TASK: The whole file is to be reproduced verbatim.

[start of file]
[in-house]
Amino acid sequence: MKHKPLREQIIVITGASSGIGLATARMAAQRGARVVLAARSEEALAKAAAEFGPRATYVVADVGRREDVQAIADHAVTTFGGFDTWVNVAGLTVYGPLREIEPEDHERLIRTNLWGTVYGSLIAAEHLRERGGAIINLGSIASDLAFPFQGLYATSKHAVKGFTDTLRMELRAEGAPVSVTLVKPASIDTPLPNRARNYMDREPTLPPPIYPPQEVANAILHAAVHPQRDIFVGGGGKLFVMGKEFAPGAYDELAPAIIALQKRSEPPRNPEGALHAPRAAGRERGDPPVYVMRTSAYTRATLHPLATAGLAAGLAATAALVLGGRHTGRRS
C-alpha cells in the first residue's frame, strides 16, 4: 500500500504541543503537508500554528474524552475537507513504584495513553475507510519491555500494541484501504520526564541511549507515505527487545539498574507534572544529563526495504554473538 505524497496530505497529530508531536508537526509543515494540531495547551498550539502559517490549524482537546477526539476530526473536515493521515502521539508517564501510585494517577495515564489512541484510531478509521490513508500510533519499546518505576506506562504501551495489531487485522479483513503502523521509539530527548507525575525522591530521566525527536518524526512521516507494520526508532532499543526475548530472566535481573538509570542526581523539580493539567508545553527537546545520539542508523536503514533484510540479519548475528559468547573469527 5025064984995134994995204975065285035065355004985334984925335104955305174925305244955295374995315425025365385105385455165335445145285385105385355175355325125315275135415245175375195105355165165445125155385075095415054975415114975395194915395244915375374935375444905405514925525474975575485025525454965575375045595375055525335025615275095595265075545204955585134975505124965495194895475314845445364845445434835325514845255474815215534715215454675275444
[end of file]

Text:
[in-house]
Amino acid sequence: MKHKPLREQIIVITGASSGIGLATARMAAQRGARVVLAARSEEALAKAAAEFGPRATYVVADVGRREDVQAIADHAVTTFGGFDTWVNVAGLTVYGPLREIEPEDHERLIRTNLWGTVYGSLIAAEHLRERGGAIINLGSIASDLAFPFQGLYATSKHAVKGFTDTLRMELRAEGAPVSVTLVKPASIDTPLPNRARNYMDREPTLPPPIYPPQEVANAILHAAVHPQRDIFVGGGGKLFVMGKEFAPGAYDELAPAIIALQKRSEPPRNPEGALHAPRAAGRERGDPPVYVMRTSAYTRATLHPLATAGLAAGLAATAALVLGGRHTGRRS
C-alpha cells in the first residue's frame, strides 16, 4: 500500500504541543503537508500554528474524552475537507513504584495513553475507510519491555500494541484501504520526564541511549507515505527487545539498574507534572544529563526495504554473538 505524497496530505497529530508531536508537526509543515494540531495547551498550539502559517490549524482537546477526539476530526473536515493521515502521539508517564501510585494517577495515564489512541484510531478509521490513508500510533519499546518505576506506562504501551495489531487485522479483513503502523521509539530527548507525575525522591530521566525527536518524526512521516507494520526508532532499543526475548530472566535481573538509570542526581523539580493539567508545553527537546545520539542508523536503514533484510540479519548475528559468547573469527 5025064984995134994995204975065285035065355004985334984925335104955305174925305244955295374995315425025365385105385455165335445145285385105385355175355325125315275135415245175375195105355165165445125155385075095415054975415114975395194915395244915375374935375444905405514925525474975575485025525454965575375045595375055525335025615275095595265075545204955585134975505124965495194895475314845445364845445434835325514845255474815215534715215454675275444